Understanding your institution from the student perspective: Introduction
The experiences of students today – and the belief framework within which they interpret those experiences – are very different from those whose experience as a student was a decade or more ago.
Added by Tricia Scott, September 2011.
Clearly, students see the institution from a different perspective than those employed in it. As part of the research phase, the Distinct project explored the ways in which different HEIs tap into current student experience.
Qualitative ways of capturing the student perspective
The VC of one institution has taken on a “student mentor” - someone from a background totally different to his own, and who can give him an insight that all the other contacts he has with students cannot. It creates space for the student to talk about concerns and day-to-day experiences, which no end of meetings with an agenda (typically set by university staff) can do. In setting this up, this VC has recognised that – with the best will in the world – his position of authority can be a barrier to free communication. By creating this opportunity, he effectively ‘gives permission’ for an open and honest exchange.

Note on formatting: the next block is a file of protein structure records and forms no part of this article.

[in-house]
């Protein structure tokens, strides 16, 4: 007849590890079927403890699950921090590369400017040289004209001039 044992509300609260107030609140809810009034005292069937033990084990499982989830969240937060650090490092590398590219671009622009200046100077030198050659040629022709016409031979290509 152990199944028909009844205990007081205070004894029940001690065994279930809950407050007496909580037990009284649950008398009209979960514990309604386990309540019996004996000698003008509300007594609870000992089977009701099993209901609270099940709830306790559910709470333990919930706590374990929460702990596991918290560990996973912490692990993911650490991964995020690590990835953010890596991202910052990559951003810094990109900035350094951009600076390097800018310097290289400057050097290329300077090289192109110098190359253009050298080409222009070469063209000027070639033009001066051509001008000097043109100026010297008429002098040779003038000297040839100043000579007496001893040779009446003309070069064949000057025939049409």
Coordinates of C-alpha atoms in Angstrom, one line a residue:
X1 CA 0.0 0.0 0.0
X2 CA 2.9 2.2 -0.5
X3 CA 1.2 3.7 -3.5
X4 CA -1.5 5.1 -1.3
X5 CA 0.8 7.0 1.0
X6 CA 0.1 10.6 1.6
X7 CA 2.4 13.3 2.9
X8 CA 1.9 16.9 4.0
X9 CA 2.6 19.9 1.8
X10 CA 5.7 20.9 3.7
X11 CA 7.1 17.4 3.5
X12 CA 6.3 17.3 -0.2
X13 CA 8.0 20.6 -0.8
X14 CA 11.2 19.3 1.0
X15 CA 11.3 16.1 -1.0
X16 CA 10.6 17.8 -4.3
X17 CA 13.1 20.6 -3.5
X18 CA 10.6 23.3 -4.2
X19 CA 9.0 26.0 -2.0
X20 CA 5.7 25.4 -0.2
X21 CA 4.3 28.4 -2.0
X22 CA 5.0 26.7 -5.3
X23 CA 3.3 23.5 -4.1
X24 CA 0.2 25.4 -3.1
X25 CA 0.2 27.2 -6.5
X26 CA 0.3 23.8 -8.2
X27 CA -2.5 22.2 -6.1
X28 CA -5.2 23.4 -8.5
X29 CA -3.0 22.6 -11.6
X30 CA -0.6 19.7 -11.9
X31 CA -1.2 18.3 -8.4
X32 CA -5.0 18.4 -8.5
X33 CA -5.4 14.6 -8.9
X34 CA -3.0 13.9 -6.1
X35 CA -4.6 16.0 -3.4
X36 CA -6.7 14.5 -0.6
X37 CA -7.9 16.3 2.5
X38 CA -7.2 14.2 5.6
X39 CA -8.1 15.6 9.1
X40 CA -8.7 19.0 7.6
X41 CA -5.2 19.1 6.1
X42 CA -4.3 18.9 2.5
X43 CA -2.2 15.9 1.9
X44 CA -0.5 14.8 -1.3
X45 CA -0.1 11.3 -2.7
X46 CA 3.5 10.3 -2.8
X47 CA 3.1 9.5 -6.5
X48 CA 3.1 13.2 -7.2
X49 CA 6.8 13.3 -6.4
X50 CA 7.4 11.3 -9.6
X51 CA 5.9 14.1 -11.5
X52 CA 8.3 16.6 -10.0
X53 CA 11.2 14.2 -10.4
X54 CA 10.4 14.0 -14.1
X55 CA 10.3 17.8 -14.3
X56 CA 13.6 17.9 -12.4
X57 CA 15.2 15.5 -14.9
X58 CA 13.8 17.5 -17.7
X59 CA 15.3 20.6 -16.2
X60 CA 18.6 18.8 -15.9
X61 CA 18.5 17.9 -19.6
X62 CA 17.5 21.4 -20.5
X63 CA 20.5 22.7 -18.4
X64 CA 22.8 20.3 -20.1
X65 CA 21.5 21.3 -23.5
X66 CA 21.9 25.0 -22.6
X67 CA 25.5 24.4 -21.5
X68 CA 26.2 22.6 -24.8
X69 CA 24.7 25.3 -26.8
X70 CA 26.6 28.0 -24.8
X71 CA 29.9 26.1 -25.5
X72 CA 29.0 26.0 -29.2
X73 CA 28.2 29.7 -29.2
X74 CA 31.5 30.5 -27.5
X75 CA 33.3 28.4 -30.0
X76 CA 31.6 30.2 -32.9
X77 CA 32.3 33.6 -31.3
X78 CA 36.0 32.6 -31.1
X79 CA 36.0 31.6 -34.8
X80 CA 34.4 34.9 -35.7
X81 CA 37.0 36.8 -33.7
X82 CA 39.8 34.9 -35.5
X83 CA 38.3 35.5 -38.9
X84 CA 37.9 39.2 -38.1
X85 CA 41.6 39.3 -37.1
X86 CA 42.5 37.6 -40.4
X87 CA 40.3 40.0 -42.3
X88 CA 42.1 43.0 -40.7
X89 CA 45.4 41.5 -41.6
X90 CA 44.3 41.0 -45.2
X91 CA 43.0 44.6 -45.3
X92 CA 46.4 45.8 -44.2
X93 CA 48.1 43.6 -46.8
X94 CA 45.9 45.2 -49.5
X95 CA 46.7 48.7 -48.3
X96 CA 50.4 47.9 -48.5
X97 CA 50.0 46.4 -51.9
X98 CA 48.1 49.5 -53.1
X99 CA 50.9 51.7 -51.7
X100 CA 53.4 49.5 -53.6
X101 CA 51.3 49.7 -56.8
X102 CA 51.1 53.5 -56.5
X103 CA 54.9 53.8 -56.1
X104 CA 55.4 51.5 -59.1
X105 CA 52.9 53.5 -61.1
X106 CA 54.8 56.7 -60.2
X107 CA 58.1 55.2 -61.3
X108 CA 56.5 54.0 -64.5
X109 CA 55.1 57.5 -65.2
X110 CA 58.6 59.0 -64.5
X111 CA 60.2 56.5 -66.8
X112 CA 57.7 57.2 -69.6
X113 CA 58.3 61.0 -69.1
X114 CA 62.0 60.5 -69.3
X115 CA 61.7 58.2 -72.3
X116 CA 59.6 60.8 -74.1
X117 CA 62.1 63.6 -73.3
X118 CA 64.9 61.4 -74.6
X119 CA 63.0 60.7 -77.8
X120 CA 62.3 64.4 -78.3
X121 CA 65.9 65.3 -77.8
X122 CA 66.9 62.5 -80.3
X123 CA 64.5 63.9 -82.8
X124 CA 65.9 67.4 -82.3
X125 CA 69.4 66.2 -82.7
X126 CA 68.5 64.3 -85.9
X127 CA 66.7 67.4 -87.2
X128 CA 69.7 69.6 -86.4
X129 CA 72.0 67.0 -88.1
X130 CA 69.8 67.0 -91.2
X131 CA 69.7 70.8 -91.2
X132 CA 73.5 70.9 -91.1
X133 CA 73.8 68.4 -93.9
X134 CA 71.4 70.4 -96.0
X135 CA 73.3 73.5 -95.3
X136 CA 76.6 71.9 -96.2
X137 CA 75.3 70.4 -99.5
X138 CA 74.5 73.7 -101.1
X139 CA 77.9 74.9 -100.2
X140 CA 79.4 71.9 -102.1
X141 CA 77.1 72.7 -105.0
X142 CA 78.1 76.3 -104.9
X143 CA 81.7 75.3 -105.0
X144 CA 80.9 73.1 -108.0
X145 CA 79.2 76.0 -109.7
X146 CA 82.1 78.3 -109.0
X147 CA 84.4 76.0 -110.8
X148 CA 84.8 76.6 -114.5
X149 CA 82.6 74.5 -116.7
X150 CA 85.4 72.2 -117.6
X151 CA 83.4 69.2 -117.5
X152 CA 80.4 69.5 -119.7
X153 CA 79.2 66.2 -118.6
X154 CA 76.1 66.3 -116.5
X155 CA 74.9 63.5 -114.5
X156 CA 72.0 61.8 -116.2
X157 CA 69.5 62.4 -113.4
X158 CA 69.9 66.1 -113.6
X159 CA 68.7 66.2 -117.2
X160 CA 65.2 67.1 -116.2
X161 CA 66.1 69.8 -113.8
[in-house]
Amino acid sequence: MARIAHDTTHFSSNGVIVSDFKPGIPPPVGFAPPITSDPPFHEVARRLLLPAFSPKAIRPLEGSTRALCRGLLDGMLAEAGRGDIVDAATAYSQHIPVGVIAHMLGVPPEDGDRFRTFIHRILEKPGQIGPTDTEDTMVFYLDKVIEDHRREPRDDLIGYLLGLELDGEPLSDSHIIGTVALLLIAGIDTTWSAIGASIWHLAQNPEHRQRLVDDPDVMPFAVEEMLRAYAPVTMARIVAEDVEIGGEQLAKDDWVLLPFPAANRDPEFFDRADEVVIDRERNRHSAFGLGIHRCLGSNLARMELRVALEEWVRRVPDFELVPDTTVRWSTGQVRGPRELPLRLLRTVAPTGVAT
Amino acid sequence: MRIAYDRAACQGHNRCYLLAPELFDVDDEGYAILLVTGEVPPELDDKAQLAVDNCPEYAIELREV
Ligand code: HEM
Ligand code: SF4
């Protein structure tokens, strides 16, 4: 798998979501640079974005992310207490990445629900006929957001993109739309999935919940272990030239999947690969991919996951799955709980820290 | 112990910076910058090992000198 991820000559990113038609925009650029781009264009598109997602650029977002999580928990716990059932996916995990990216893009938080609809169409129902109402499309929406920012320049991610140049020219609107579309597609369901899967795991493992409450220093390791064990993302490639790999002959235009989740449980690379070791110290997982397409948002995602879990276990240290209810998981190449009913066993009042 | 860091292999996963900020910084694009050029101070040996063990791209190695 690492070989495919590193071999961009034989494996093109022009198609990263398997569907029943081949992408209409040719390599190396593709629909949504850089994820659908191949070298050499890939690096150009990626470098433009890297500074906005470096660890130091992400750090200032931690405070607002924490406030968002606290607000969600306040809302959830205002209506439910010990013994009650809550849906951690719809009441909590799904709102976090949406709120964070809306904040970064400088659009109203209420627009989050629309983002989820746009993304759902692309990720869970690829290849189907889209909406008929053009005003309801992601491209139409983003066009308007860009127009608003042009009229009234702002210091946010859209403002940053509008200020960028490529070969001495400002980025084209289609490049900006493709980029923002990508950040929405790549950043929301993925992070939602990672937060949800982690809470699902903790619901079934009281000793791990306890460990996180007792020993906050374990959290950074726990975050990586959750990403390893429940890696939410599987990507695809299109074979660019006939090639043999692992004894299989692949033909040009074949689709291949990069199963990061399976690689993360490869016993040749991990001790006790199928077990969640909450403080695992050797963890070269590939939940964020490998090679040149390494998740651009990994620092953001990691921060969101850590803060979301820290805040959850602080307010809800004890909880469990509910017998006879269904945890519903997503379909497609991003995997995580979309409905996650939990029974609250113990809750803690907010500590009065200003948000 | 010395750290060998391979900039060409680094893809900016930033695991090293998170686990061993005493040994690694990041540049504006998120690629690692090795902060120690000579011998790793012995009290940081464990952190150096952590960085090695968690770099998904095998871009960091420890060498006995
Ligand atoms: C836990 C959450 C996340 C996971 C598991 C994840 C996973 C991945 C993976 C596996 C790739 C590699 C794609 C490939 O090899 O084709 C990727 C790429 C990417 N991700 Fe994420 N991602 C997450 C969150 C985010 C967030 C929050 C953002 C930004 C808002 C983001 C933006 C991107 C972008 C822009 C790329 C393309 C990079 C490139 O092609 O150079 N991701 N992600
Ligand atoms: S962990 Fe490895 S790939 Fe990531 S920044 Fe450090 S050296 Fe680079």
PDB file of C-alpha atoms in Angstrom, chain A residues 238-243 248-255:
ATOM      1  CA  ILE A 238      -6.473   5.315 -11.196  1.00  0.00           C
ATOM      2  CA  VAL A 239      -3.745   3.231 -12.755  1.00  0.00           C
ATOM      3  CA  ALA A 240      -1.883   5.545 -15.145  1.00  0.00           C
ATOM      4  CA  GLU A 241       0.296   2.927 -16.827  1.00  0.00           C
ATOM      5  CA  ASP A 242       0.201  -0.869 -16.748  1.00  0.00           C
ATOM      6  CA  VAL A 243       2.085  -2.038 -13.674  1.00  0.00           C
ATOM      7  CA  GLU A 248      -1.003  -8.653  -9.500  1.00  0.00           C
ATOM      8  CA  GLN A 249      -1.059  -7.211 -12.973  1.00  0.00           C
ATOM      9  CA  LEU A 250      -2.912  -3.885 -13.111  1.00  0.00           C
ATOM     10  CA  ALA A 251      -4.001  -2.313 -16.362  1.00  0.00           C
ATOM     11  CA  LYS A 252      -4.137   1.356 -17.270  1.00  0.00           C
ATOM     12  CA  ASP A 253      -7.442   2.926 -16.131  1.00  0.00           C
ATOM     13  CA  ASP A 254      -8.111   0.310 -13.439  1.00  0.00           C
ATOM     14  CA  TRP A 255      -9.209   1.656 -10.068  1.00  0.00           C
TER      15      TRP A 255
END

Listening, learning, responding
Within a survey to understand the student perspective, one institution asks its new undergraduates to identify the attributes of universities that are important to them, and then the extent to which their institution is different from other institutions on that attribute.
But that only goes part of the way. For example, if students at an institution believe that the passion of their lecturers for the subjects they teach is extremely important, one would expect them to believe that the lecturers in the institution they have entered are more passionate than elsewhere. But if they aren’t – what then? Through social media, students can inform the world of any failure to deliver. Institutions need to review what they are promising (on the website, in the prospectus, at open days etc) and ensure that they live up to those promises.
The important thing for an institution is not to seek to justify or explain failures but to respond to them by making changes. When an institution has a clear and coherent identity, this can help as a reference-point for how to address issues. And once issues have been addressed, it is important to communicate what has been done and how the changes benefit students.
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Topics: Establishing your distinctiveness.